Apple iMac (2009) review
Apple has updated its iMac line of desktop PCs aimed at consumers, with Intel Core 2 Duo processors, new graphics tech, double the memory and up to 1TB of storage, but does the new model warrant you rushing out to buy? We get playing with the new hardware to find out.
There are now four models now on offer: the entry-level model for £949 is a 20-incher and offers a 2.66GHz Intel Core 2 Duo processor, 2GB memory, 320GB hard drive, 8x double-layer SuperDrive and Nvidia GeForce 9400M graphics. The £1199 option has a 24-inch display, 2.66GHz Intel Core 2 Duo processor, 4GB RAM, 640GB hard drive, 8x double-layer SuperDrive and Nvidia GeForce 9400M graphics.
For £1499 the next level up 24-incher improves the specs slightly with a 2.93GHz processor and better graphics - with Nvidia GeForce GT 120 with 256MB memory. The top-of-the-line model is the 24-inch £1799 iMac that offers a 3.06GHz processor, 1TB hard drive and Nvidia GeForce GT 130 with 512MB memory.
Here we've reviewed the mid-range £1200 24-inch screen offering.
The new 2009 edition of the iMac isn't really as all-new as you might expect. The design stays the same with the main changes coming in the form of performance upgrades on the inside rather than a massive overhaul on the outside.
The all-in-one design is still dominated by the glass screen - in this case 24-inches of high-def (1920 x 1200 pixels) glossiness. Encased in an aluminium chassis - white is so old school - the smooth design is broken only by a built-in iSight webcam included above the screen and the Apple logo below it.
As previously, the whole unit is perched on a solid metal stand that unfortunately can't be removed - no wall mounting option here. Around the bulbous curved back you get a line of ports including Gigabit Ethernet, a total of four USB 2.0 ports on the iMac itself, one FireWire 800 port, and Apple's Mini DisplayPort offering. The Mini DisplayPort connector allows you to connect the "pure" digital signal to Apple’s new 24-inch LED Cinema Display with adapters available for DisplayPort, VGA, DVI and Dual-Link DVI displays. The side sports a DVD rather than Blu-ray slot loading drive.
One change to previous models is the keyboard that now comes with the Apple iMac. Losing the number pad, the keyboard is a considerably smaller in width and makes for a tiny footprint. Typing on it is as straightforward as Apple's standard keyboard and you'll still get 2 further USB slots to connect devices to (like the mouse). As not to lose the arrow keys, the right hand cmd and alt keys have been reduced in width and the right control key lost altogether. Aside from the number pad you'll lose the delete key. It's more frustrating than loosing the numbers, but we suspect it's something you'll get used to.
Luckily Apple allows you to revert back to the standard keyboard (with number pad) in the buying process for no extra charge. The system also comes with a wired mighty mouse as well. Both are upgradeable to wireless versions, something we would recommend if you are going for the minimalist desk look, which considering you are buying an iMac you probably are.
Inside, and as listed above, you get a 2.66GHz Intel Core 2 Duo processor, 4GB RAM upgradeable for a whopping £800, 640GB hard drive upgradeable to 1TB for an additional £80, 8x double-layer SuperDrive and an Nvidia GeForce 9400M graphics card which isn't upgradable. There are better cards available for the system however you will have to opt for a more advanced iMac to get them. Elsewhere you get built-in AirPort Extreme 802.11n Wi-Fi networking, Bluetooth 2.1+EDR.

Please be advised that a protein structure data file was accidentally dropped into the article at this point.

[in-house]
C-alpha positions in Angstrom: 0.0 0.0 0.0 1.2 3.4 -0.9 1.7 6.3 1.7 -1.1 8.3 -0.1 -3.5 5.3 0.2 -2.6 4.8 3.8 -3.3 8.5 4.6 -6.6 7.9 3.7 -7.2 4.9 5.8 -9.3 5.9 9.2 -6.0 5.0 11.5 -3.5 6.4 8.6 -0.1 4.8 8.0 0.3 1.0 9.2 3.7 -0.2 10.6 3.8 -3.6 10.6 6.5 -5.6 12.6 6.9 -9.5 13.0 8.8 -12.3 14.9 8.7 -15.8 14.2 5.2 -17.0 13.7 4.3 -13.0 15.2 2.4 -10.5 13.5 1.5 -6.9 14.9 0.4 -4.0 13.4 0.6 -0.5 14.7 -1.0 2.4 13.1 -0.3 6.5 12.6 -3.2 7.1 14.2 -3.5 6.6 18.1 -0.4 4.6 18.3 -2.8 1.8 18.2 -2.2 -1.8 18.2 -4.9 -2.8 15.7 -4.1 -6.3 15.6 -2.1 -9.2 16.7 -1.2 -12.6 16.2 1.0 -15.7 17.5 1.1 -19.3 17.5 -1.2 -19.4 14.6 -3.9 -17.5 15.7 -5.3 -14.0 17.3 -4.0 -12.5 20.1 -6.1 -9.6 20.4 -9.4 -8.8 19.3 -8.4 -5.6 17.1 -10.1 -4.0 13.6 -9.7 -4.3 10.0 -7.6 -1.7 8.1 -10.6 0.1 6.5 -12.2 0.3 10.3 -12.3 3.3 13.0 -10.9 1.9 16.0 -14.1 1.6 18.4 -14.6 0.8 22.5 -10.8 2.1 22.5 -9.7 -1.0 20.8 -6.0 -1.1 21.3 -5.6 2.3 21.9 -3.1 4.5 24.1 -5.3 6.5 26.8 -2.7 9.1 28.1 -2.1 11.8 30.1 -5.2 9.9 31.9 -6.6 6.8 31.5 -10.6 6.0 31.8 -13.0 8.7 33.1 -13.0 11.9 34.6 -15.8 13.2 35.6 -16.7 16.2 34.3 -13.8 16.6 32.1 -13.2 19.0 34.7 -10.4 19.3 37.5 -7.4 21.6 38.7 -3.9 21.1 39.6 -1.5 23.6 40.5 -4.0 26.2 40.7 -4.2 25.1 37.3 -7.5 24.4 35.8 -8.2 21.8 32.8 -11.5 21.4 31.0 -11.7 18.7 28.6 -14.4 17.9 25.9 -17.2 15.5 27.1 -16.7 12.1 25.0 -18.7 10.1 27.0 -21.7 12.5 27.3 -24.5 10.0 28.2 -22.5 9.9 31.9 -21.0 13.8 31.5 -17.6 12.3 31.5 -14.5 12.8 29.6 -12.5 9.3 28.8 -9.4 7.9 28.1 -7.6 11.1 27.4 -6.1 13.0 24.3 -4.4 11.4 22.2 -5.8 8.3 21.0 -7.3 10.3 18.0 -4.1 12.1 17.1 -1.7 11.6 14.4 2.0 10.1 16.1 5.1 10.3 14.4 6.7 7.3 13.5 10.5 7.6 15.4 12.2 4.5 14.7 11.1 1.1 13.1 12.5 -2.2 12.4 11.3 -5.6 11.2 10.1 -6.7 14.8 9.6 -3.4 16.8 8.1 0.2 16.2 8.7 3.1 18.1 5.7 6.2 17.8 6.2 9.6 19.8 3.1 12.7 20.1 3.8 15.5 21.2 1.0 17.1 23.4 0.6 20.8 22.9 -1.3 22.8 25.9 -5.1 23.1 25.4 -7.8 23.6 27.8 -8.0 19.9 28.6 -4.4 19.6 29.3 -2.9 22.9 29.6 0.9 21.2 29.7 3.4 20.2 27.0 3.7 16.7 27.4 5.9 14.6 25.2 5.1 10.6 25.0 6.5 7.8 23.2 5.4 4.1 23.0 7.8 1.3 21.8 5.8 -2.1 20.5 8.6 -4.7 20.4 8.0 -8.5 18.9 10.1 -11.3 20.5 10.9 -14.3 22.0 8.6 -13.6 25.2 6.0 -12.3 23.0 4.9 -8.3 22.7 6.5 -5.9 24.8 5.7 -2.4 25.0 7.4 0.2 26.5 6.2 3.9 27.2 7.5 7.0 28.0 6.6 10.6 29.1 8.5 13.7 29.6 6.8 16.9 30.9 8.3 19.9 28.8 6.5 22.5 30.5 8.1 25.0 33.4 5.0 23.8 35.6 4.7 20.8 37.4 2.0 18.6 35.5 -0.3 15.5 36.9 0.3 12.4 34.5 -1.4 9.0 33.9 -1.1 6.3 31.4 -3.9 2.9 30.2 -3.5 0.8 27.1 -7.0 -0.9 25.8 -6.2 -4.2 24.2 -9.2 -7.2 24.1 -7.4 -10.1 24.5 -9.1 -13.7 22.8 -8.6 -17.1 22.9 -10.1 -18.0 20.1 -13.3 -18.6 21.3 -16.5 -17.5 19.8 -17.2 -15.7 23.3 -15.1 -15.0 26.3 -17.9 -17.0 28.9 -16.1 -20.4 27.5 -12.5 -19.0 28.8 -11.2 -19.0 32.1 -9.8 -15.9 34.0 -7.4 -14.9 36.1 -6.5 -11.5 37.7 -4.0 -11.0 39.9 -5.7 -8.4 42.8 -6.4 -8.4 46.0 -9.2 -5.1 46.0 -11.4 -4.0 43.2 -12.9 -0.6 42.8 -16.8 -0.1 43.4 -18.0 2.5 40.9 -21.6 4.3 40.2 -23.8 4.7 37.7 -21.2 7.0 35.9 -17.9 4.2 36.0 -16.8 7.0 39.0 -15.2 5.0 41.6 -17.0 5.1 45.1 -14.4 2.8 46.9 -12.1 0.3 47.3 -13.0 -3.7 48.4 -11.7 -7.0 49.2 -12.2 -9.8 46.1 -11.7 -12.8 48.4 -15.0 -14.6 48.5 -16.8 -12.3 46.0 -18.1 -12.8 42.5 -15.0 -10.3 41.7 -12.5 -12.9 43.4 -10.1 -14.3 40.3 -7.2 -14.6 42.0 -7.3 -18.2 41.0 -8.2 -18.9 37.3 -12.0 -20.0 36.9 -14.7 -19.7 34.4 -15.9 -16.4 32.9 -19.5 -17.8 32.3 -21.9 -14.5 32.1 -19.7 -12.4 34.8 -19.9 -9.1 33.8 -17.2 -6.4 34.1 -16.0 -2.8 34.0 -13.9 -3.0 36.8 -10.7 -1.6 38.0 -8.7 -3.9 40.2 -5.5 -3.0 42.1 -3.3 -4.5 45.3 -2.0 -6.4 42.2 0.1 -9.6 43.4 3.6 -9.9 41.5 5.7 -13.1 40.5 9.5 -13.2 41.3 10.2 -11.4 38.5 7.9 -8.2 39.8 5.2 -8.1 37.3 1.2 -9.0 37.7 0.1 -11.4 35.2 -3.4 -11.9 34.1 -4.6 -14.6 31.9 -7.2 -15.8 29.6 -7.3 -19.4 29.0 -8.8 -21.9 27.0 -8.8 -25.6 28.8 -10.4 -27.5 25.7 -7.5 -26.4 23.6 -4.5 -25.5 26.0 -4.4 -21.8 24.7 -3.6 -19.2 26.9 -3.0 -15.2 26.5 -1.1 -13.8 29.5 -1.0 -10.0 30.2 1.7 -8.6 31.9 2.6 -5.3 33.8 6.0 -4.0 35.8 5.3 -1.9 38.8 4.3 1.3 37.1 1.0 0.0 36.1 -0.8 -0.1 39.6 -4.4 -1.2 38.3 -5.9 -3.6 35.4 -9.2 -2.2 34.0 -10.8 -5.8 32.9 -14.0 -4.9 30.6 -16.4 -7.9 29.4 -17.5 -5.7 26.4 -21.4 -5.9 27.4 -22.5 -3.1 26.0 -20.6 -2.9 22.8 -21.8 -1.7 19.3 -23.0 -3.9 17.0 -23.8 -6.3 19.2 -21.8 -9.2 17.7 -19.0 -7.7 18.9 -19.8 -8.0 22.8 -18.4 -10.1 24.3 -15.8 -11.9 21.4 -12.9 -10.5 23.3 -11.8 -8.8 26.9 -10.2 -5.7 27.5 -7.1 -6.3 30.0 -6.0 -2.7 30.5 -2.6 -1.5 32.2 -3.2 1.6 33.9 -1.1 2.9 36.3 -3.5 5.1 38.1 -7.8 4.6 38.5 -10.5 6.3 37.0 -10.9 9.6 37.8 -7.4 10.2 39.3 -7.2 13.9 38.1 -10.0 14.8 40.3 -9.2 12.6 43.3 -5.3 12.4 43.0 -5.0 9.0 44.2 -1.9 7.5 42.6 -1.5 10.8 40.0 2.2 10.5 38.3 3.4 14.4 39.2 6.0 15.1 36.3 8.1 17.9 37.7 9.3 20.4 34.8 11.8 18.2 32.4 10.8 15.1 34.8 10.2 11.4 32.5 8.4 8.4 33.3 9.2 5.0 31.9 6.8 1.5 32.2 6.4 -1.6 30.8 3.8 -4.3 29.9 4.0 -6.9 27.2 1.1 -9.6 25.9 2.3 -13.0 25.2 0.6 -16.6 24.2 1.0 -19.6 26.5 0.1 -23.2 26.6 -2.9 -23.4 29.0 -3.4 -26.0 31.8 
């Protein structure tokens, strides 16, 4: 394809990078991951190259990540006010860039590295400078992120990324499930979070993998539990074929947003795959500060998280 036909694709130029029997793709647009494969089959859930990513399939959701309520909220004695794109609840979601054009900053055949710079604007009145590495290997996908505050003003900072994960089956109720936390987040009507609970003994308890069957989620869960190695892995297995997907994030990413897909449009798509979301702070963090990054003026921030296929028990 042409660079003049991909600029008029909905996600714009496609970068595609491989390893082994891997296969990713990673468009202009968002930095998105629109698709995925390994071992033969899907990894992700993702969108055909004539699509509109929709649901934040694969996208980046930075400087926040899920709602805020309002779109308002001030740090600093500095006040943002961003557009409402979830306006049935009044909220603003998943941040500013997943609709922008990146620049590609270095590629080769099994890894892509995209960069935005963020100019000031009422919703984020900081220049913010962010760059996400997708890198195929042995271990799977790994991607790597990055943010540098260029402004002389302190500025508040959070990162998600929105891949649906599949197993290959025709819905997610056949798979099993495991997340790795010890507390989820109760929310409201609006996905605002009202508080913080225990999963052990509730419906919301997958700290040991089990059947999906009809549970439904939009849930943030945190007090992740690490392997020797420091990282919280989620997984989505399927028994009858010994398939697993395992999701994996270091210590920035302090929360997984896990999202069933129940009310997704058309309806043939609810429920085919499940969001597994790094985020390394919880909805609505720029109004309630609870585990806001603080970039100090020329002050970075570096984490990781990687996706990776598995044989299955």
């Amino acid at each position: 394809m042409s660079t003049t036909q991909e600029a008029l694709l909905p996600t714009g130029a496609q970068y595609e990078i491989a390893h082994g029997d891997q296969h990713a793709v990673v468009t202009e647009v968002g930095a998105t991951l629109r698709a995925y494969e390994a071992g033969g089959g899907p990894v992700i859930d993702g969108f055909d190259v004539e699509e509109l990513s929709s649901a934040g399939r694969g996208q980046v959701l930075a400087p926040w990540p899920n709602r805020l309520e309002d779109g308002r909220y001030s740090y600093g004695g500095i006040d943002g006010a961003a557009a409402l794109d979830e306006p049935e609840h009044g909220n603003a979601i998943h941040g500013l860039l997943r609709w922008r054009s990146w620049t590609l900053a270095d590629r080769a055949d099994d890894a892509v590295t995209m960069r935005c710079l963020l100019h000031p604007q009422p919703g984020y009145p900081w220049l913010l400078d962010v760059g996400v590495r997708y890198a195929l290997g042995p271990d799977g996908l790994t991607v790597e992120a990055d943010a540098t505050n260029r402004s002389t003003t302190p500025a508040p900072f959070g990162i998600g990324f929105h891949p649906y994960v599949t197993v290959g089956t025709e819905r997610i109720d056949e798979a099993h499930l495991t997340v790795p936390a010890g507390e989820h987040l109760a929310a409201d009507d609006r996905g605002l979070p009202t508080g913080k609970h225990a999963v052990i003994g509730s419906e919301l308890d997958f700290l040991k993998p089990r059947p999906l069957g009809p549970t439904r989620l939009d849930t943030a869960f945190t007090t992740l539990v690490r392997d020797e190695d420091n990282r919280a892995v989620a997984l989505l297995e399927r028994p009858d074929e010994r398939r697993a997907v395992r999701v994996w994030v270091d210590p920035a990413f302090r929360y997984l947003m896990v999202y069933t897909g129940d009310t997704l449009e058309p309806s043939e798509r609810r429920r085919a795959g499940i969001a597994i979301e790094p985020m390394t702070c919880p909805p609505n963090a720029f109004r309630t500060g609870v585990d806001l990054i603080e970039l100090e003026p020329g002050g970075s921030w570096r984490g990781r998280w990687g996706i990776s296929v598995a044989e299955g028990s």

The power means it's got plenty of oomph for doing office jobs, editing photos and light video work and basically being the all round workhorse you most likely need. It's not quad-core so you'll have to hold off editing that Oscar winning masterpiece for the moment but as a desktop computer this delivers alongside most PC offerings.
And it's here that the iMac shows its true colours. This isn't like so many of the all-in-one offerings from the likes of HP or Sony trying to be anything other than a stylish desktop computer.
Want the once included remote control? That's £15 extra. Want to play Blu-ray discs to benefit from the high-def screen? That's not available. Want a touch screen interface so you can interact with it in your kitchen like you can the HP all-in-one? You can't do that either. Want a HDMI input so you can connect it to a games console or Blu-ray player? Opps, sorry, that's a no as well.
Apple have stuck to their guns on this one: if you want multimedia and still go Apple, you'll have to go for an Apple TV connected to your network rather than expect the iMac to double up for you.
It's a shame as you could easily see this becoming the all powerful media centre in the kitchen or bedroom if only you could get more content to it, or at least wall mount it.
As a desktop computer the iMac is a very nice, very stylish machine that will give you decent performance and get the job done. Out of the box to connecting to the Internet requires just three cables to be plugged in - the power, the keyboard and the mouse (if you've opted for the wireless keyboard and mouse it's just one) .
Connecting the Internet is all via Wi-Fi (although you can connect via a cable), and the opening setup makes this a dream - we were online in less than 5 minutes from receiving the computer from the courier.
Great! Well not exactly. If you are expecting this to be an all powerful home entertainment suite then you'll need to look elsewhere: the 2009 edition of the iMac is far from that. Yes you can add a TV tuner (from Elgato not Apple) and yes you can watch HD content that you've downloaded, but key features missing like Blu-ray, wall mounting, a touchscreen interface and even just a HDMI socket make this miss that all important multimedia experience marker, especially against the HP and Sony offerings.